DeSoto County Schools discrimination lawsuit taken to federal level

DeSoto County Schools discrimination lawsuit taken to federal level
A chart showing the difference in discipline among races. (SOURCE: WMC Action News 5)
A chart showing the difference in discipline among races. (SOURCE: WMC Action News 5)

DESOTO COUNTY, MS (WMC) - The DeSoto County School System is facing new pressure after allegations of discrimination when disciplining students.

A group has already filed a lawsuit against the DeSoto County School District, but they said nothing has changed since filing that suit to stop the discrimination against minority and disabled students. As a result, they are now taking their complaints to the federal government.

"They more or less turned a deaf ear to us," James Mathis said.

Mathis, a member of the DeSoto County Parents and Students for Justice group, sent a letter to the U.S. Department of Educations Civil Rights Office in connection with the continuing lawsuit against the schools.

"Give them a little more insight on what's happening since we filed the lawsuit. That nothing has changed," Mathis said.

It's the newest development in a three year battle.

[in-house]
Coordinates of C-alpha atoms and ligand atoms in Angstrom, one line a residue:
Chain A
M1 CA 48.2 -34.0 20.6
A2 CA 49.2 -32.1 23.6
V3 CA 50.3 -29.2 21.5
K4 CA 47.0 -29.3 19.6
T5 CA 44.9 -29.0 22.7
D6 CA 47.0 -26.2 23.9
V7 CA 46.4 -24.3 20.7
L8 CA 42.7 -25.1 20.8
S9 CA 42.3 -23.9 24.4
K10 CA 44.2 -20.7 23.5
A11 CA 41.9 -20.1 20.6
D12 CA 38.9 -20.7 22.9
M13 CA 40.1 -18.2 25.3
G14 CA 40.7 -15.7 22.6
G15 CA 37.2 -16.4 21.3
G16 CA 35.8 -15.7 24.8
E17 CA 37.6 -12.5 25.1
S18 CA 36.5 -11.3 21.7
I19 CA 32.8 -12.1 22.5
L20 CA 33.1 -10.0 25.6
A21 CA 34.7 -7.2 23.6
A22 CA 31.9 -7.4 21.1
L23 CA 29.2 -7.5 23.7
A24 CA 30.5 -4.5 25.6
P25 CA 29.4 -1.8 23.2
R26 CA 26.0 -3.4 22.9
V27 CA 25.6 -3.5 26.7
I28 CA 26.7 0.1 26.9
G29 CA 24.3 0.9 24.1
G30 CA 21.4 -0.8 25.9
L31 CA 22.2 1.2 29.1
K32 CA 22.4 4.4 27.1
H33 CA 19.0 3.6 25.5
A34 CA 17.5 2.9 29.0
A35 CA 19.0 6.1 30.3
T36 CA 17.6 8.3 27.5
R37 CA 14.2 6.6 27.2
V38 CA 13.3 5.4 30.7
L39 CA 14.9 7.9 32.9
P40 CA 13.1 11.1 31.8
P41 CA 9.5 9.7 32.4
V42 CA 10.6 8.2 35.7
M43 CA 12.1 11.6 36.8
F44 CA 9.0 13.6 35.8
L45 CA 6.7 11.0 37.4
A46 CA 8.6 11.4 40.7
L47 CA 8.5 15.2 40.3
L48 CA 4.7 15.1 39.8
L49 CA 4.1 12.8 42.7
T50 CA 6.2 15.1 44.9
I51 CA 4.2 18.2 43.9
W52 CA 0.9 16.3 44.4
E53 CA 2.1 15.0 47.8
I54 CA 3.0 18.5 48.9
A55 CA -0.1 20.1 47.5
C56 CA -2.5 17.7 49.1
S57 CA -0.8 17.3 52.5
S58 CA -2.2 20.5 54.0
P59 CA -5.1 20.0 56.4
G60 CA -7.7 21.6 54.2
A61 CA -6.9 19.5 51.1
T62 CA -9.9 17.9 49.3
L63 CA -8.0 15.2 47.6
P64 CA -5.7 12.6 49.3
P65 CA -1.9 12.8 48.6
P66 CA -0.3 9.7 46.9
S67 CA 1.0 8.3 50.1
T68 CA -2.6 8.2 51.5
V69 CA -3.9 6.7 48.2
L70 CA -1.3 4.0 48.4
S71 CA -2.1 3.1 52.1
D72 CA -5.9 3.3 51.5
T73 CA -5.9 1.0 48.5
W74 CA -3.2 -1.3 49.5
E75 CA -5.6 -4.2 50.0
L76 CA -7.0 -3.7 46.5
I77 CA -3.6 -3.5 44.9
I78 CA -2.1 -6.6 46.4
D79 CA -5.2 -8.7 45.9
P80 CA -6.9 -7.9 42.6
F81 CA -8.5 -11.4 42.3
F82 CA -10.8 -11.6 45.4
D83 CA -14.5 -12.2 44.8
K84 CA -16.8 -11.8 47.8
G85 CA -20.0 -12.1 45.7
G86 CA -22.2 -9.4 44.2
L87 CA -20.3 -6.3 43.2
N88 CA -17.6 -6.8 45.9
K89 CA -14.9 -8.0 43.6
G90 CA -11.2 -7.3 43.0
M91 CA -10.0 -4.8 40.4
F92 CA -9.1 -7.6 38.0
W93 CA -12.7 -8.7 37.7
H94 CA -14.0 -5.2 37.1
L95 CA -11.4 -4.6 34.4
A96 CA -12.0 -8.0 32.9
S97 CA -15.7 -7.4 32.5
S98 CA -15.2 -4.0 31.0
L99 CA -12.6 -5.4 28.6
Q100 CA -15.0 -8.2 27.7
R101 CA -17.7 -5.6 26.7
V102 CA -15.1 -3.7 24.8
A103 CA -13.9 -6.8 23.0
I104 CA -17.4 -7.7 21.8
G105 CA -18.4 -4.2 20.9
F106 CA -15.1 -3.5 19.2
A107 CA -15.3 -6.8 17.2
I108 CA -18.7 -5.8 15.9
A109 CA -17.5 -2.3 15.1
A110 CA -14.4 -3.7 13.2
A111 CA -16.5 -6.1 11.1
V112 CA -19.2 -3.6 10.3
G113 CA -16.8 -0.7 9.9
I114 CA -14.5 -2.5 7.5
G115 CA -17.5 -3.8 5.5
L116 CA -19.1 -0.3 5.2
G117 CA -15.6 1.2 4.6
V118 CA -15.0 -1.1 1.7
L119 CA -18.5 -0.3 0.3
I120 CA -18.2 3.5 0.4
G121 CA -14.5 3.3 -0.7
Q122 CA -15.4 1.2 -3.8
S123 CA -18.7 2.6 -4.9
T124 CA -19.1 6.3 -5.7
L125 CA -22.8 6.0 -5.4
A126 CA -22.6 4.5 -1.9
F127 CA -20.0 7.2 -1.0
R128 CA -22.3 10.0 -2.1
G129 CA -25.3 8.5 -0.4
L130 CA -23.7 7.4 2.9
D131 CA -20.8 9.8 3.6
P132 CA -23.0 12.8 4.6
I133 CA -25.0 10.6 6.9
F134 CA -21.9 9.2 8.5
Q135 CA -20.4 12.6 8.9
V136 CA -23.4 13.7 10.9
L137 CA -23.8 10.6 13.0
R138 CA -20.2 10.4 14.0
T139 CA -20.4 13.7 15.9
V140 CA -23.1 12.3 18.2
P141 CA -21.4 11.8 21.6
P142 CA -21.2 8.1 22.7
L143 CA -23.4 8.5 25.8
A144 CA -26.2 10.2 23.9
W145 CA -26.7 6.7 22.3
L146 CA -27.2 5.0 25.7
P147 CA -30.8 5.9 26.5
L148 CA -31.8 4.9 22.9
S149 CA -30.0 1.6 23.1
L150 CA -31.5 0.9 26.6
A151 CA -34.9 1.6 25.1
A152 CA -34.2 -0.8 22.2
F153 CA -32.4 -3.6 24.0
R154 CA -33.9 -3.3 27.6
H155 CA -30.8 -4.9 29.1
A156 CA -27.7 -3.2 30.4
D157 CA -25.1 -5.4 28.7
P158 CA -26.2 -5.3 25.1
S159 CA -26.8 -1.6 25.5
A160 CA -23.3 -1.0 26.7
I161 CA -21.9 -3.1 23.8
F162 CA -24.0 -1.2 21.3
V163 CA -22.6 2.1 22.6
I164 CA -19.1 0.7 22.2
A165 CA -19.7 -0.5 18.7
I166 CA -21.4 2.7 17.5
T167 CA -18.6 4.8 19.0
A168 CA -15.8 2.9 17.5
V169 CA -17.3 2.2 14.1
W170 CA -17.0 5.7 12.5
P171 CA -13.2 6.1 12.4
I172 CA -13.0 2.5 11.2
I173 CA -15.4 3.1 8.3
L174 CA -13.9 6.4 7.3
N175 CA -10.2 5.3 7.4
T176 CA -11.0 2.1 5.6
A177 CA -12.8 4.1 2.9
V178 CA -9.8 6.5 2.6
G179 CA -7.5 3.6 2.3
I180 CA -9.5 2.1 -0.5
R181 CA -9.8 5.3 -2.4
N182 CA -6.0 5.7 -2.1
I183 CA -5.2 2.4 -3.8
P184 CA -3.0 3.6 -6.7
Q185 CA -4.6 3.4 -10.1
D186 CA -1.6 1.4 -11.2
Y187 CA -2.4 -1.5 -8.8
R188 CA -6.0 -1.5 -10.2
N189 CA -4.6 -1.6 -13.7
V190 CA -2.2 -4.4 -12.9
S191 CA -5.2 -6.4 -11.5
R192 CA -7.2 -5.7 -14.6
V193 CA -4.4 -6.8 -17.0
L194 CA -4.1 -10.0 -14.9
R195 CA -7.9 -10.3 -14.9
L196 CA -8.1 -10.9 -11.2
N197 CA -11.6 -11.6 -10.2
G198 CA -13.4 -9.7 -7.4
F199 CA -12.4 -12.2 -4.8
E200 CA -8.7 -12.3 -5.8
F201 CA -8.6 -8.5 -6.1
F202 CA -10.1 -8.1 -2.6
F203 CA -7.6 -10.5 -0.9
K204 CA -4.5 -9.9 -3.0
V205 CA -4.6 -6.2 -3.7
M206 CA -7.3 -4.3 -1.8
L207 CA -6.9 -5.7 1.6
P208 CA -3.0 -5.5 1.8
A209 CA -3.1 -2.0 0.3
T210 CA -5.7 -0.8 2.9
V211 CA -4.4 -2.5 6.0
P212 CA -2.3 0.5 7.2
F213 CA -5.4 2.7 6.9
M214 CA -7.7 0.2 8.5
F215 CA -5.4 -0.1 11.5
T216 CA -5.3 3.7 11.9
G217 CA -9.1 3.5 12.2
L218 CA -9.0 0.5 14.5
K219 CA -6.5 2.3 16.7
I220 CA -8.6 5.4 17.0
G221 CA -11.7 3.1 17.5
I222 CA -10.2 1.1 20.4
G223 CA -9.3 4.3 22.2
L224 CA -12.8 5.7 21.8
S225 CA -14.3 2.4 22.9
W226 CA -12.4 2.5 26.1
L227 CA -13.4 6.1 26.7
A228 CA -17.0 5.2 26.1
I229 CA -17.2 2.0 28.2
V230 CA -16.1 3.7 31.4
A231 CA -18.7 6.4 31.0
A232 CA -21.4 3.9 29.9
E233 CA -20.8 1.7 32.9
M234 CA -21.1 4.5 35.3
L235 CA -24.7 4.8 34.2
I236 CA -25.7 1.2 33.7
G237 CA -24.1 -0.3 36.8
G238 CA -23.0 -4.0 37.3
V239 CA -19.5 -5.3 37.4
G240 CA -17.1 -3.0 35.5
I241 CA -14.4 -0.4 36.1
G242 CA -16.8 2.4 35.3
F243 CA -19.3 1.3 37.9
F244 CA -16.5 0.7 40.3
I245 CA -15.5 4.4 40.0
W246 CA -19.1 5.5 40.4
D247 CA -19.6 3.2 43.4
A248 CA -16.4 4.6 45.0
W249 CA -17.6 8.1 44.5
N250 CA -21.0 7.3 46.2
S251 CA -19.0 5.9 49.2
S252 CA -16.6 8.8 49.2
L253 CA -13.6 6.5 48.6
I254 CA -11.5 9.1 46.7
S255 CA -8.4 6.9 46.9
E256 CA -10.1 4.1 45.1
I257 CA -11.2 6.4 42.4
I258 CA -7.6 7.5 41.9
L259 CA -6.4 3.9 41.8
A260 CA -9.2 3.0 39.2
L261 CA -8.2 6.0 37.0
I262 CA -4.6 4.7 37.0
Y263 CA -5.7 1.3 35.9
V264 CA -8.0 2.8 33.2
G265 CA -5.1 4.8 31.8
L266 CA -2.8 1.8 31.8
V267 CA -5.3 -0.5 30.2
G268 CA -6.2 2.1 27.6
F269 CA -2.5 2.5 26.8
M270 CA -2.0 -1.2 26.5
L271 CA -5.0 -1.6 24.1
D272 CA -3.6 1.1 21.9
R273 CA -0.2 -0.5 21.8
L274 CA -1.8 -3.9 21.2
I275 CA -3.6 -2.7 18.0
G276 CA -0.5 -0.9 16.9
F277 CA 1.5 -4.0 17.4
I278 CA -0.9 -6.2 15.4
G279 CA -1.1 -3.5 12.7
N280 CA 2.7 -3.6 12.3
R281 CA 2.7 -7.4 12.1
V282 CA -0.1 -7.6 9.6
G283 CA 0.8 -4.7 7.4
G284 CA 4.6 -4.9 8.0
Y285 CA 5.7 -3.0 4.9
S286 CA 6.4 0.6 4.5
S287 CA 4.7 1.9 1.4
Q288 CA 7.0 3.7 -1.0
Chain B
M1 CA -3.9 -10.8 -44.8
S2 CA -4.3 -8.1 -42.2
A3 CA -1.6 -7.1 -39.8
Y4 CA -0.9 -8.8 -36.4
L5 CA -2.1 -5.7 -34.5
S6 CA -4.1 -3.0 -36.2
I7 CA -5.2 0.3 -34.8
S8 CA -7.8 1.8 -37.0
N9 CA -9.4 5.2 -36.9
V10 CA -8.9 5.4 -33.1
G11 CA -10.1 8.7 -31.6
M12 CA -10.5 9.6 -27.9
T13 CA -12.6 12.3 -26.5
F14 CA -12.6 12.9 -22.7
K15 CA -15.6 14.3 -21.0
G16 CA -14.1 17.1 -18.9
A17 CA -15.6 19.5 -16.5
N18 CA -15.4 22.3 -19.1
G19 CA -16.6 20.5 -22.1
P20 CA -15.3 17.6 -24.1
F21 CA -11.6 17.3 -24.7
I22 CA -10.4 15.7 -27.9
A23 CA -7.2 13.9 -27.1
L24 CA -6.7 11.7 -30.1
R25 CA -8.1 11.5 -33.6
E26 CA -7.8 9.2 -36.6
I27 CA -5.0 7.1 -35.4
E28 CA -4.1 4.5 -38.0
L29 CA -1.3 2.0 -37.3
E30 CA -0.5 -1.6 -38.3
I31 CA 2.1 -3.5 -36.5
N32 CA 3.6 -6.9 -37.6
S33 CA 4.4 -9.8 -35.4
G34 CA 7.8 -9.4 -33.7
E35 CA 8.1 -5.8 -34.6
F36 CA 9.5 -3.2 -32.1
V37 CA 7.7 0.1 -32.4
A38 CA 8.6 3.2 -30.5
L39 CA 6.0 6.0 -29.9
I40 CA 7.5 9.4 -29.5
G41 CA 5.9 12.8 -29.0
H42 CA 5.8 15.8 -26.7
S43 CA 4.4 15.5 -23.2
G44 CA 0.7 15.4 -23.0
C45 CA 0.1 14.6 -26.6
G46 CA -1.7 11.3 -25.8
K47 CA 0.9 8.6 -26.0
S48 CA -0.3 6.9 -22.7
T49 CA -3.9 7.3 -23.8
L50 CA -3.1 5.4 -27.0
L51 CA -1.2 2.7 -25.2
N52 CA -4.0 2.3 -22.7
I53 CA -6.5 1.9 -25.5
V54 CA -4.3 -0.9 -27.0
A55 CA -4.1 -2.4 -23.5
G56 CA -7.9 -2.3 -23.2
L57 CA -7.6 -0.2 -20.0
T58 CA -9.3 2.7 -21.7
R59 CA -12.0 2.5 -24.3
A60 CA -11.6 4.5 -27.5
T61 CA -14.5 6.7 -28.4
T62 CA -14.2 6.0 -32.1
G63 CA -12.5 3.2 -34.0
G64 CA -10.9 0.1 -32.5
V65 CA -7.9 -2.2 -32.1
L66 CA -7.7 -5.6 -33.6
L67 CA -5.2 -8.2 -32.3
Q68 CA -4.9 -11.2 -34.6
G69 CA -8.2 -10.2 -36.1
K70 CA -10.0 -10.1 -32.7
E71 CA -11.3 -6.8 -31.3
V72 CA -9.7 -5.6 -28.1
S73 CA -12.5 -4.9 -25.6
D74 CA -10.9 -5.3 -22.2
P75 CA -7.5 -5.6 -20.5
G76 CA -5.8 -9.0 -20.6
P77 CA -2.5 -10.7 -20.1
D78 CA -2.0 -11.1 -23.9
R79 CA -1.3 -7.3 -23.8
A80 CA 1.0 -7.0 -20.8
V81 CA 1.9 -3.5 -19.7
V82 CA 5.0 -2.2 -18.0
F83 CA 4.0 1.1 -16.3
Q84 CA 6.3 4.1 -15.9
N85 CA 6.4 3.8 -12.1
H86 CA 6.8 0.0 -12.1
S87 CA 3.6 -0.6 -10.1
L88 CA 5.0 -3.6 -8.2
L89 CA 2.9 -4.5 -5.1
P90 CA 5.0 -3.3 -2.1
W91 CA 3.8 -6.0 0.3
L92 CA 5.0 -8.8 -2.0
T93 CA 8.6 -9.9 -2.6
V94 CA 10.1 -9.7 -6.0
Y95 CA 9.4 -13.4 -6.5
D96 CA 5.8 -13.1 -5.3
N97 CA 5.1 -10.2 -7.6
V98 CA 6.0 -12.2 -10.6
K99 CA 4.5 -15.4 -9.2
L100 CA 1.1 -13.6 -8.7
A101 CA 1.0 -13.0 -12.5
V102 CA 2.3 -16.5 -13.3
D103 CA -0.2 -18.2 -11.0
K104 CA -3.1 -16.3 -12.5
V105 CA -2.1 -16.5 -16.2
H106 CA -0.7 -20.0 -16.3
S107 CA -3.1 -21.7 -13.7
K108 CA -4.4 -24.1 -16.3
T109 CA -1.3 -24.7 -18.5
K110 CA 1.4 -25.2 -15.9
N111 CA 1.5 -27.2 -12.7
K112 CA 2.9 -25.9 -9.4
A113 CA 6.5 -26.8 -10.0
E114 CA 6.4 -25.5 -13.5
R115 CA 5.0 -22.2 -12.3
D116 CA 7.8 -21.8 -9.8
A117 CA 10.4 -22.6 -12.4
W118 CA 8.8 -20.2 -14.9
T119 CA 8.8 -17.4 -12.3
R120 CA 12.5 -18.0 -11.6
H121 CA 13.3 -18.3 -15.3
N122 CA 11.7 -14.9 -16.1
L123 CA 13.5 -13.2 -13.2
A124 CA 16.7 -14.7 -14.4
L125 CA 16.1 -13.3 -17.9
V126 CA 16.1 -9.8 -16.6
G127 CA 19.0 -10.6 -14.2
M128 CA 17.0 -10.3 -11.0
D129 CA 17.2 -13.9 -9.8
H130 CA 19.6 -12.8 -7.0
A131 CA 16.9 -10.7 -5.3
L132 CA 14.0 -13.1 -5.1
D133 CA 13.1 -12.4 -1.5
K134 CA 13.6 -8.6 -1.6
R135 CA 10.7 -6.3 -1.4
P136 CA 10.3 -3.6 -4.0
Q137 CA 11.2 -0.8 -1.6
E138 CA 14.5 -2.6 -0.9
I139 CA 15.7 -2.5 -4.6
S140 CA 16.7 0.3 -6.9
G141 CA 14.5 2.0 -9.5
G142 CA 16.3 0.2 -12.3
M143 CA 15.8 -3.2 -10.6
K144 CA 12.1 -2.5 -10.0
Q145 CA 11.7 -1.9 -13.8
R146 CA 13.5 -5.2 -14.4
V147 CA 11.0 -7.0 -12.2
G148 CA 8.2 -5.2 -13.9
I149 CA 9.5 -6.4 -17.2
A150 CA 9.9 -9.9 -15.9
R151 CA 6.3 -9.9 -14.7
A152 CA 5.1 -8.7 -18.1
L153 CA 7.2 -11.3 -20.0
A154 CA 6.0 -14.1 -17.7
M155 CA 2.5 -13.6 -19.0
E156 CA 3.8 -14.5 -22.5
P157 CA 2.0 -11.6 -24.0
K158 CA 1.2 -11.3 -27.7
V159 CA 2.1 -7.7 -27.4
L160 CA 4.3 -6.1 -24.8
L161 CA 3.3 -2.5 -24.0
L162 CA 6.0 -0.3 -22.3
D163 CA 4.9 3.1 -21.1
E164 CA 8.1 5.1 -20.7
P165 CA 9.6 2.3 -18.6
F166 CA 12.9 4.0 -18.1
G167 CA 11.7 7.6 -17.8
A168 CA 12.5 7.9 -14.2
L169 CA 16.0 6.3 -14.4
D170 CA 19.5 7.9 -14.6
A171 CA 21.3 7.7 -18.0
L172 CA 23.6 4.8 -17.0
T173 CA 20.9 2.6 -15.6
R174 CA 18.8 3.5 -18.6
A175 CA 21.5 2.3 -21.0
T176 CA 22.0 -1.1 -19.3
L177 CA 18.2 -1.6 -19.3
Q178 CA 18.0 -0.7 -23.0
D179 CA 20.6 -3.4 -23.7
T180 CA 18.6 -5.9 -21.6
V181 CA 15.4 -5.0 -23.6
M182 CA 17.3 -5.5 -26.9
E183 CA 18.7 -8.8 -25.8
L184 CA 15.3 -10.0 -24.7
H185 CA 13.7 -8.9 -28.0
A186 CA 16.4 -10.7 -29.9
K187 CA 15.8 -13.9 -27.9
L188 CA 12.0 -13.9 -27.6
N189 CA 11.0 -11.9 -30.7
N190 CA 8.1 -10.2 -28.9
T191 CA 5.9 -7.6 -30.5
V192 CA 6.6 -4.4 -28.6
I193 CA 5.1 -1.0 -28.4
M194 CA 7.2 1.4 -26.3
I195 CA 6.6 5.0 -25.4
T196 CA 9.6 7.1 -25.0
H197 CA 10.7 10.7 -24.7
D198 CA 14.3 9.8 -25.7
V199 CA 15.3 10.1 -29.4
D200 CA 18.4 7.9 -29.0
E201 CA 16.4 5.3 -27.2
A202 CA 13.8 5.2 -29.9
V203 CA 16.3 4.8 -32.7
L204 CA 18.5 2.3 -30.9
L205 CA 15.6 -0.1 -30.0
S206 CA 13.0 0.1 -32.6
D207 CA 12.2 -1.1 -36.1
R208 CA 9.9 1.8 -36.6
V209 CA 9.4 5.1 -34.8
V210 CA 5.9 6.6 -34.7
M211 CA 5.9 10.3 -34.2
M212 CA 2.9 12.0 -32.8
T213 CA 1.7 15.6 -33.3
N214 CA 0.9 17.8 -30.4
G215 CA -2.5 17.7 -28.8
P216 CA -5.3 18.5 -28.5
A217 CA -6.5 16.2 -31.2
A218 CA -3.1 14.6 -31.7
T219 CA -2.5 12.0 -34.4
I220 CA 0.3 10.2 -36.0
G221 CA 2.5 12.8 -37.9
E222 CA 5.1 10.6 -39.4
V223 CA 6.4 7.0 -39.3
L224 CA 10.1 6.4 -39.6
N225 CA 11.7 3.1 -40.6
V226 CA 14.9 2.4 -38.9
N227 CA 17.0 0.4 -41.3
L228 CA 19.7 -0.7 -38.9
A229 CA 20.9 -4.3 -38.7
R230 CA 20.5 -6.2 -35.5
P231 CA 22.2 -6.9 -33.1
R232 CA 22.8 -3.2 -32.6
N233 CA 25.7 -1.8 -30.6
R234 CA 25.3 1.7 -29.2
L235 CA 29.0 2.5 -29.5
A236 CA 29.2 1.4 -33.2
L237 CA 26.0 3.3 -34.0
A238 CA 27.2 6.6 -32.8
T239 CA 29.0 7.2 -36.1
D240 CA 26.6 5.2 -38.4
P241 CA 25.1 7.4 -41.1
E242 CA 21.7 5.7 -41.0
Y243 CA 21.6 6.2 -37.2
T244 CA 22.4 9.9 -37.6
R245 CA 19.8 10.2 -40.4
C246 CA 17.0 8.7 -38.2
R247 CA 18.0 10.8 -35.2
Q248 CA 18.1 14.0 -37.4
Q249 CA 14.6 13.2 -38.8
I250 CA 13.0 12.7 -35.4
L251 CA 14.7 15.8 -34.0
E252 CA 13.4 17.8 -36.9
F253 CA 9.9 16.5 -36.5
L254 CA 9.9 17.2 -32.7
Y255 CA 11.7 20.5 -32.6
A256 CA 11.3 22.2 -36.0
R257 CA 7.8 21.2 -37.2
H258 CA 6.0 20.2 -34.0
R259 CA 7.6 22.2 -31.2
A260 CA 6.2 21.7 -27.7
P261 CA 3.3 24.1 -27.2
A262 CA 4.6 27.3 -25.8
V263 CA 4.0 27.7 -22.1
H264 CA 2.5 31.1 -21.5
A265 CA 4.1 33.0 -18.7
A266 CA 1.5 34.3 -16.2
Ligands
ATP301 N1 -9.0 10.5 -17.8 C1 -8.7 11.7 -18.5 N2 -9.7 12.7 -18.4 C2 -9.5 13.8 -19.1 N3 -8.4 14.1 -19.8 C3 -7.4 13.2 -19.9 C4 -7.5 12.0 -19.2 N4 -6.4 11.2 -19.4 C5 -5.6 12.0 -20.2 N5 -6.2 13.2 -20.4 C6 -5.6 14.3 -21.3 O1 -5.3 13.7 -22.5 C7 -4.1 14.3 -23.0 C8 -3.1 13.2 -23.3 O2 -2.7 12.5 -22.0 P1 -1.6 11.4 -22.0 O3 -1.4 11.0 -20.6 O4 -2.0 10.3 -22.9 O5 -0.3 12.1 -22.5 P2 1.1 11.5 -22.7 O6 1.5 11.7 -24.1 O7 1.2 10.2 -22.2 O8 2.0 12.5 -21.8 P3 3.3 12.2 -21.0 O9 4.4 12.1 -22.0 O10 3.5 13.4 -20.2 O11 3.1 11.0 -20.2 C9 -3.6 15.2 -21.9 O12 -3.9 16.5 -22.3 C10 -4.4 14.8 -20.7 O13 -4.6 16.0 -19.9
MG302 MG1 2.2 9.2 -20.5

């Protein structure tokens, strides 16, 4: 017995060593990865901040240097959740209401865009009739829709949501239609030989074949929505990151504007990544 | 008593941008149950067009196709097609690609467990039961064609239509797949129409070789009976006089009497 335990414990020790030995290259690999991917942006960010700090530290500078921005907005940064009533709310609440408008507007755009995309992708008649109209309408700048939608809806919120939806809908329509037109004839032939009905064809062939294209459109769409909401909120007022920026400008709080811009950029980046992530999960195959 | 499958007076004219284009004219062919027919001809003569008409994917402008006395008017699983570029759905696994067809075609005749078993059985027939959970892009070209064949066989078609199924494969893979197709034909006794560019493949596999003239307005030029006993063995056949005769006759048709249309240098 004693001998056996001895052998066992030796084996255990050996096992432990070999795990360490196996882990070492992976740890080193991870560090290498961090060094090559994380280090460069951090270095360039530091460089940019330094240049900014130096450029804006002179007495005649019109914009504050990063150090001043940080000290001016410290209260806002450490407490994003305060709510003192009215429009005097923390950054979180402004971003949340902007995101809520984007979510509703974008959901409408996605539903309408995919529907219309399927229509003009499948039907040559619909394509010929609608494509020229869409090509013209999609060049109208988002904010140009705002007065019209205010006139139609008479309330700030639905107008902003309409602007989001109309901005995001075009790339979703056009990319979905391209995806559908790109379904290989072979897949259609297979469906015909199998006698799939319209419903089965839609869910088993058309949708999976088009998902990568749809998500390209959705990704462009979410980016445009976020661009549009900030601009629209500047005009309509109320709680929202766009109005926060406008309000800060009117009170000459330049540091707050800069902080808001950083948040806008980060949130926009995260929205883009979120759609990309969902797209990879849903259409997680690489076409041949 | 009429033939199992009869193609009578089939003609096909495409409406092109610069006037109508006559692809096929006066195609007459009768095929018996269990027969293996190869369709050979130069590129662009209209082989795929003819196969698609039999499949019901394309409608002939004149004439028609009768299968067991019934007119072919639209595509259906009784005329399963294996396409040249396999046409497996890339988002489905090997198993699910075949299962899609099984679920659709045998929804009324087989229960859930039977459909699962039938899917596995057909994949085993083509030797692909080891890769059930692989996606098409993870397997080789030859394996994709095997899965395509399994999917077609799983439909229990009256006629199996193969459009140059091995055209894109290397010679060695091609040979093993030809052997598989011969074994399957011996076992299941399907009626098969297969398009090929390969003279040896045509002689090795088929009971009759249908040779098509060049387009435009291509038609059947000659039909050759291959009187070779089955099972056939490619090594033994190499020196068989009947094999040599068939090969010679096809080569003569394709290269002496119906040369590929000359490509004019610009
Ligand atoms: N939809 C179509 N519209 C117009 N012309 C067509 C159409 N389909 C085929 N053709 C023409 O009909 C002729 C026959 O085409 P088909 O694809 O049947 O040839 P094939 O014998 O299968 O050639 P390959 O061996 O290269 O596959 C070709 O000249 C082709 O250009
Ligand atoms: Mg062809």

Mathis' group said even though minority students make up about 33 percent of the school district, 55 percent of suspensions are for minority students.

Additionally, they said there are problems with the treatment of parents and students.

"Administrator said to a parent, 'it's not like we're going to hang them,'" Mathis said.

In the suit, they have called for consistent disciplinary policies, cultural sensitivity training, and more open communication between the schools and parents.

In a statement, DeSoto County Schools said:

"DeSoto County School District has cooperated fully with the Office of Civil Rights and will continue to do so. We cannot discuss specific discipline cases, but our school district is dedicated to treating every student with equity and fairness."

Minnie Pryor, a parent that just moved to DeSoto County from Florida, said she hasn't heard of any discrimination in the school system and she is hoping it will stay that way for her children.

"I did the research before I chose this school," Pryor said. "I don't want to worry about my child getting treated different."

Mathis said he knows big changes take time, however, there are some things that can and should be addressed right away.

"The treatment of our parents, the treatment of our students: this can be addressed now," Mathis said.

Copyright 2016 WMC Action News 5. All rights reserved.